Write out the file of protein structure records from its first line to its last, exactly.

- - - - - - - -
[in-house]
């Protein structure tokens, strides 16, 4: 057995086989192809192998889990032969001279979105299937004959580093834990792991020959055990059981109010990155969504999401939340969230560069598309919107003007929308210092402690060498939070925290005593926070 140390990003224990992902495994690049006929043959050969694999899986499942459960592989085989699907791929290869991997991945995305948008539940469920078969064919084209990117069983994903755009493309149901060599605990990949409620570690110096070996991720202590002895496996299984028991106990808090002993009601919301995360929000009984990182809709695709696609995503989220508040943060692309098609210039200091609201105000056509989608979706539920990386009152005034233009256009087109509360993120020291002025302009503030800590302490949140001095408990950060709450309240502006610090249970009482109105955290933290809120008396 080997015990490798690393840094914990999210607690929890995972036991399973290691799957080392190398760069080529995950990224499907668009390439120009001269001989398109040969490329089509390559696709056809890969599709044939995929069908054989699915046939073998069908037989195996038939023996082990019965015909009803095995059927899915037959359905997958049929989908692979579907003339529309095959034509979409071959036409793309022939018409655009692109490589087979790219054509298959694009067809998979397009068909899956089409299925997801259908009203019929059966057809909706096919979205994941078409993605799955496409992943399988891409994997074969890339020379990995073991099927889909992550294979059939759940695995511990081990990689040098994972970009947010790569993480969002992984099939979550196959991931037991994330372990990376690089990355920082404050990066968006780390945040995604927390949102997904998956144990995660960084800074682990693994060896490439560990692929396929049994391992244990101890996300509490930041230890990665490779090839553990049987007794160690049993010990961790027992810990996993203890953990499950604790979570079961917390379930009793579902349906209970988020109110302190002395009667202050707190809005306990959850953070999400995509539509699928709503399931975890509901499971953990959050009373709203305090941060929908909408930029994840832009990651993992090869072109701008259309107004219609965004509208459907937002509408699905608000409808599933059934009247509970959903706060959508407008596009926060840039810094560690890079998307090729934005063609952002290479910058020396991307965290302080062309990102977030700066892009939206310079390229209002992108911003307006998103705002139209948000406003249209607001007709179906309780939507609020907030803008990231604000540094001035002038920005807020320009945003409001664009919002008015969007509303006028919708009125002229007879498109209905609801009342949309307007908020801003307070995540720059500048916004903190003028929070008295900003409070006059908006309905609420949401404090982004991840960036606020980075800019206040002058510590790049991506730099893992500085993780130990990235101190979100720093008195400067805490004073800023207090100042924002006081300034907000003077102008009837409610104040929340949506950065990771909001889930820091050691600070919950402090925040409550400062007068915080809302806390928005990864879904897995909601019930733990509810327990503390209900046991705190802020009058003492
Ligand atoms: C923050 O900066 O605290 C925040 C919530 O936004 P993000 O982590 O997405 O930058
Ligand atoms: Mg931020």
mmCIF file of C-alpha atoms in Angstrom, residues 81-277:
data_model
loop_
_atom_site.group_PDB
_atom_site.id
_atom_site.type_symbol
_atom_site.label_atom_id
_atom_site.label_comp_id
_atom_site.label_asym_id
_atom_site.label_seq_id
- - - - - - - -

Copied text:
[in-house]
């Protein structure tokens, strides 16, 4: 057995086989192809192998889990032969001279979105299937004959580093834990792991020959055990059981109010990155969504999401939340969230560069598309919107003007929308210092402690060498939070925290005593926070 140390990003224990992902495994690049006929043959050969694999899986499942459960592989085989699907791929290869991997991945995305948008539940469920078969064919084209990117069983994903755009493309149901060599605990990949409620570690110096070996991720202590002895496996299984028991106990808090002993009601919301995360929000009984990182809709695709696609995503989220508040943060692309098609210039200091609201105000056509989608979706539920990386009152005034233009256009087109509360993120020291002025302009503030800590302490949140001095408990950060709450309240502006610090249970009482109105955290933290809120008396 080997015990490798690393840094914990999210607690929890995972036991399973290691799957080392190398760069080529995950990224499907668009390439120009001269001989398109040969490329089509390559696709056809890969599709044939995929069908054989699915046939073998069908037989195996038939023996082990019965015909009803095995059927899915037959359905997958049929989908692979579907003339529309095959034509979409071959036409793309022939018409655009692109490589087979790219054509298959694009067809998979397009068909899956089409299925997801259908009203019929059966057809909706096919979205994941078409993605799955496409992943399988891409994997074969890339020379990995073991099927889909992550294979059939759940695995511990081990990689040098994972970009947010790569993480969002992984099939979550196959991931037991994330372990990376690089990355920082404050990066968006780390945040995604927390949102997904998956144990995660960084800074682990693994060896490439560990692929396929049994391992244990101890996300509490930041230890990665490779090839553990049987007794160690049993010990961790027992810990996993203890953990499950604790979570079961917390379930009793579902349906209970988020109110302190002395009667202050707190809005306990959850953070999400995509539509699928709503399931975890509901499971953990959050009373709203305090941060929908909408930029994840832009990651993992090869072109701008259309107004219609965004509208459907937002509408699905608000409808599933059934009247509970959903706060959508407008596009926060840039810094560690890079998307090729934005063609952002290479910058020396991307965290302080062309990102977030700066892009939206310079390229209002992108911003307006998103705002139209948000406003249209607001007709179906309780939507609020907030803008990231604000540094001035002038920005807020320009945003409001664009919002008015969007509303006028919708009125002229007879498109209905609801009342949309307007908020801003307070995540720059500048916004903190003028929070008295900003409070006059908006309905609420949401404090982004991840960036606020980075800019206040002058510590790049991506730099893992500085993780130990990235101190979100720093008195400067805490004073800023207090100042924002006081300034907000003077102008009837409610104040929340949506950065990771909001889930820091050691600070919950402090925040409550400062007068915080809302806390928005990864879904897995909601019930733990509810327990503390209900046991705190802020009058003492
Ligand atoms: C923050 O900066 O605290 C925040 C919530 O936004 P993000 O982590 O997405 O930058
Ligand atoms: Mg931020």
mmCIF file of C-alpha atoms in Angstrom, residues 81-277:
data_model
loop_
_atom_site.group_PDB
_atom_site.id
_atom_site.type_symbol
_atom_site.label_atom_id
_atom_site.label_comp_id
_atom_site.label_asym_id
_atom_site.label_seq_id